Wildlife Trust voices concerns of possible threat posed to wildlife by tram extension | News | Nottinghamshire Wildlife Trust
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Wildlife Trust voices concerns of possible threat posed to wildlife by tram extension

Friday 23rd January

Wildlife Trust voices concerns of possible threat posed to wildlife by tram extension

Following the announcement that Broxtowe Borough Council is set to contribute £20,000 towards a feasibility study into an extension of the Nottingham Tram system to Kimberley, Nottinghamshire Wildlife Trust has re-iterated its concerns over the potential impact of the proposed route on wildlife.

 

The Trust, an independent conservation charity, has concerns that the proposed route of the tram extension will have significant impacts on one of its nature reserves – Kimberly and Watnall Cuttings SSSI. The site provides a vital corridor for wildlife, the value of which has previously been recognised by Broxtowe Borough Council. The reserve also provides a valuable wildlife rich greenspace for local residents.

 

Following the line of the former Midland Railway (Bennerley and Bullwell Branch), these reserve could be directly threatened by the proposed route.

 

The Wildlife Trust has been involved in the site for over 30 years and has invested significantly in maintaining and enhancing the site through its own efforts and with partners including Broxtowe Borough Council, Kimberley Town Council, Natural England and what was Hardy’s and Hanson Brewery. As well as being of importance for wildlife, the site has significant geological interest and the charity is concerned that the development of the tram would impact on the hydrology and potentially damage the tufa forming rocks and fossilised plant remains in the cuttings. It would also threaten important limestone grassland, scrub and woodland.

 

Whilst the Wildlife Trust supports the use of low carbon, mass transport systems, it has significant concerns that the tram network may not be the most cost effective and least damaging option – particularly when routes chose directly affect designated nature reserves.

 

Speaking about the proposed extension, Erin McDaid of Nottinghamshire Wildlife Trust said: “All too often developers investigating routes for new transport links see old railway lines as the easy option. Whilst these might make sense from an engineering perspective, the value of these routes for both wildlife and people cannot be underestimated.”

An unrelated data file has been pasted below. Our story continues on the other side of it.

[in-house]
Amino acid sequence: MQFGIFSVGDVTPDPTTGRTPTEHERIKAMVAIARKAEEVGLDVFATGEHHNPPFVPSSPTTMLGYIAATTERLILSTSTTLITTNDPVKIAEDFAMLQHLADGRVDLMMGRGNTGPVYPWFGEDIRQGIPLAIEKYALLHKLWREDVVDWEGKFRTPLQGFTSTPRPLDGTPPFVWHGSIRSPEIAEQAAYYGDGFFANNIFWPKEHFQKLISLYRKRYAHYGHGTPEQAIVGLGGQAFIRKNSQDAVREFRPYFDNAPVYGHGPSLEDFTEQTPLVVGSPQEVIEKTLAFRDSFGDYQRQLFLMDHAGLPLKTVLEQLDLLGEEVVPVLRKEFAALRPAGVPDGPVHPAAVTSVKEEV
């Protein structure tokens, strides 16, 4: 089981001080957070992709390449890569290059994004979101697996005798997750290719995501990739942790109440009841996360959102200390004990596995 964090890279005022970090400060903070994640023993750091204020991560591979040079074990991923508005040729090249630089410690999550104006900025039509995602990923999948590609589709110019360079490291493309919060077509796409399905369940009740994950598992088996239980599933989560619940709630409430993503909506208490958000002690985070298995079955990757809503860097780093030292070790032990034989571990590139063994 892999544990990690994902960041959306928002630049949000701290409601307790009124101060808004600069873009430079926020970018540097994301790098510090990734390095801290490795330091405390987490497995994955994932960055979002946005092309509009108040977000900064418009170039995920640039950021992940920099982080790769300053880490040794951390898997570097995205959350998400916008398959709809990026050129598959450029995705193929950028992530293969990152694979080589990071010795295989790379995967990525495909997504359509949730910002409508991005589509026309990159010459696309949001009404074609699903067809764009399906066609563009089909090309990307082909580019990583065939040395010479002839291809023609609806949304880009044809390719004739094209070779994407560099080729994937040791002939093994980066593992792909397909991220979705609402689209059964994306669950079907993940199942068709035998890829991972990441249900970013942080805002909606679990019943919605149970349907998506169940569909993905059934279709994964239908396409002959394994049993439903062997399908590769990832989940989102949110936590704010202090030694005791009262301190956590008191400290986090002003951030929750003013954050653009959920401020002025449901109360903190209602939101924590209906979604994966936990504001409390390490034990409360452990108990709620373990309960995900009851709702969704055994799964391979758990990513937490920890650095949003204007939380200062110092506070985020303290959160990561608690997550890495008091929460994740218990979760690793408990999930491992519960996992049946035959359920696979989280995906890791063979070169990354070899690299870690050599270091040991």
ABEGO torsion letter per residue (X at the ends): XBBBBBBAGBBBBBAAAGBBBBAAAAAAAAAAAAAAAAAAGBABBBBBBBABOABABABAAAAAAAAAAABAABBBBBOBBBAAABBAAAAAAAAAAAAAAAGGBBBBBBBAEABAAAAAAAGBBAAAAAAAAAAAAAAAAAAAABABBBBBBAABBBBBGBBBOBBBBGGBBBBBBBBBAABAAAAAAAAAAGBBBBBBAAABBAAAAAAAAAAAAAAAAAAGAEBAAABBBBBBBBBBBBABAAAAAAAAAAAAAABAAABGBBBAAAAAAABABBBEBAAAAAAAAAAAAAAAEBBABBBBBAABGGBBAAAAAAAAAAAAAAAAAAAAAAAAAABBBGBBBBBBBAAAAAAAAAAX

The charity which cares for 67 nature reserves across Nottinghamshire also comments on around 700 planning applications and development proposals in the county each year. These cover everything from major infrastructure projects such as NET and HS2, housing and industrial developments and county wide plans for Mineral and Waste. The Wildlife Trust expects all applications to be supported by a professional appraisal of possible wildlife impacts, both of the finished infrastructures and the construction phase of any such project.

 

Mr McDaid added: “Whilst no formal application has been made in this case, any work done to assess the feasibility of routes for an extension must take the impacts on wildlife and the concerns of people who care about local green spaces into account. The proposed route for HS2 goes directly through our Bogs Farm Cutting Nature Reserve and impacts directly on large number of woodlands and other key wildlife sites along the entirety of its route. Developers have got to stop seeing wildlife areas, including protected sites as an easier and cheaper option. If they don’t, our environment and natural heritage will continue to be degraded and with it, human health.”

 

Natural England estimates that regular access to a healthy natural environment could save the NHS £2.1billion a year due to the lowered risk of disease and improvement in mental health that outdoor activity brings.

 

The Wildlife Trusts are currently calling for new legislation in the form of a Nature & Wellbeing Act to protect & develop natural spaces for communities and wildlife. Full details of which can be found at http://www.wildlifetrusts.org/NWA

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